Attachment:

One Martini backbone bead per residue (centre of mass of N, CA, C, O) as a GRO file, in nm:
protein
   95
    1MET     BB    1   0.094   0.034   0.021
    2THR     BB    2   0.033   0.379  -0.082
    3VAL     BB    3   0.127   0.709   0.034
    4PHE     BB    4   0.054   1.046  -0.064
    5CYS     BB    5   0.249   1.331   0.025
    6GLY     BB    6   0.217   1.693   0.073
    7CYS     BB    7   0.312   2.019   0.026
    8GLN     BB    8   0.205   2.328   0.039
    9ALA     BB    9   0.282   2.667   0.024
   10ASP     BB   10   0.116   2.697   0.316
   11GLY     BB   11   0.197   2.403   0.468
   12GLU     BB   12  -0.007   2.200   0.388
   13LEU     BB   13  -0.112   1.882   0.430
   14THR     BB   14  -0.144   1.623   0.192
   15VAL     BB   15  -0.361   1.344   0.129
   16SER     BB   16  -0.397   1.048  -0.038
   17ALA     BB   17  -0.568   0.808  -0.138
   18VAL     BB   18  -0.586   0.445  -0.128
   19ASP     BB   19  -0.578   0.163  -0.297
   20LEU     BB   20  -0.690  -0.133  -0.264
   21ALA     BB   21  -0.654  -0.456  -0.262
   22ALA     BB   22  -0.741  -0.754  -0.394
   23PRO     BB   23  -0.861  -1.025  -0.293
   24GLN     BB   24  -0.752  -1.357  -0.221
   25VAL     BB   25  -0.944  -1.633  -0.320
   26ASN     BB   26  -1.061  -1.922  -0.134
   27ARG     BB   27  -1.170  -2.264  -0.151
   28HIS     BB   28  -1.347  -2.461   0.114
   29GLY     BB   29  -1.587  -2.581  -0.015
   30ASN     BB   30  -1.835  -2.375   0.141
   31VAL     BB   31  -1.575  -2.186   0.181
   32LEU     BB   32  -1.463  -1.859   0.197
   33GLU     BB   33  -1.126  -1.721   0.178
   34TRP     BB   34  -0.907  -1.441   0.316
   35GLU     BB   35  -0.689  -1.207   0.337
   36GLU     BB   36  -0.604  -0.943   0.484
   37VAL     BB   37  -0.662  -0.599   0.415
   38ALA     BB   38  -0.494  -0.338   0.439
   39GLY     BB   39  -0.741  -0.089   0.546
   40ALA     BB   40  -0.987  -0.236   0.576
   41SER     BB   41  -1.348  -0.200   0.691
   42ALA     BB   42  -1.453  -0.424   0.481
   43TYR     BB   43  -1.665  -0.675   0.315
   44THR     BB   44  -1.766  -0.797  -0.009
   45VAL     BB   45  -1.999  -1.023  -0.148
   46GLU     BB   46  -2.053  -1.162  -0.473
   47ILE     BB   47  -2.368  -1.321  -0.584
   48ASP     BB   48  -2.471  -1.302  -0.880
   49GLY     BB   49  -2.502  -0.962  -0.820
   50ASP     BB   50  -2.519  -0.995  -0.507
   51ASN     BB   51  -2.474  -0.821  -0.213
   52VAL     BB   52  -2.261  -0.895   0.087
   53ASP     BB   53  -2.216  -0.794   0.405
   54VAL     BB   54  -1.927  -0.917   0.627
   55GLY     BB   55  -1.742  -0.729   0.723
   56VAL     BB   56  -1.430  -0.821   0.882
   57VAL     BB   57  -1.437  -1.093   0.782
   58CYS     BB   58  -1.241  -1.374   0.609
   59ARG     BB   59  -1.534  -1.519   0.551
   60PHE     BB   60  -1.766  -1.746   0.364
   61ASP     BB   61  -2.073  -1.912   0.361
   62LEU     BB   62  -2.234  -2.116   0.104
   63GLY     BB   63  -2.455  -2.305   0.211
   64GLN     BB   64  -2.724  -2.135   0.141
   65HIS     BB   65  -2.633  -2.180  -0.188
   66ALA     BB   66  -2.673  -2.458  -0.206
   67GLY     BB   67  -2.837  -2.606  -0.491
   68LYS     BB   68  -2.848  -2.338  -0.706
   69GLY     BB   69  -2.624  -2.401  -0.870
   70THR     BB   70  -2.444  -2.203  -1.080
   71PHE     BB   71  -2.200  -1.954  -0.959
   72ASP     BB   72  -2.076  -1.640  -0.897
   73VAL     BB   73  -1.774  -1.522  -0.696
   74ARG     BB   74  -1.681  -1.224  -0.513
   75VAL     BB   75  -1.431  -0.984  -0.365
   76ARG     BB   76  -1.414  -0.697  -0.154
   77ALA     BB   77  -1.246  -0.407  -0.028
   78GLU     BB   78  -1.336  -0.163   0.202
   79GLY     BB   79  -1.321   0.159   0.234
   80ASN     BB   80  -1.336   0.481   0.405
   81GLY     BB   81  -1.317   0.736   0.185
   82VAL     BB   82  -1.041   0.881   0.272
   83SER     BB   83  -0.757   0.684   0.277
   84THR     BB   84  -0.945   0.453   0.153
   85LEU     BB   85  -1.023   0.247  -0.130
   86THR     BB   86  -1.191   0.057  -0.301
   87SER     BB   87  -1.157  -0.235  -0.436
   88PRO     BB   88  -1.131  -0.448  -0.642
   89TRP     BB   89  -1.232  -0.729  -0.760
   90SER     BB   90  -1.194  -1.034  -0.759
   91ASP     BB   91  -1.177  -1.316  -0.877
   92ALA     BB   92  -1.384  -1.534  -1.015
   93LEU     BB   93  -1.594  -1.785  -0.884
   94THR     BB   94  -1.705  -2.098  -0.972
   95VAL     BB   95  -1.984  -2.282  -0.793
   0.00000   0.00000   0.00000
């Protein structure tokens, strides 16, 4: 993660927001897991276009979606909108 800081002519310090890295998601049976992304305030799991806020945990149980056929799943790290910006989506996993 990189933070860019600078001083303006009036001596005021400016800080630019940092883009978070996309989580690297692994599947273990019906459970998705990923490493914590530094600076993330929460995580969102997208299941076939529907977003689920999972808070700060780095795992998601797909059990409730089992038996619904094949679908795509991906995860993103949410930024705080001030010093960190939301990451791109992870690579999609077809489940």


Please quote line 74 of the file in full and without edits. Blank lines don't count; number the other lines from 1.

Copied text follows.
   71PHE     BB   71  -2.200  -1.954  -0.959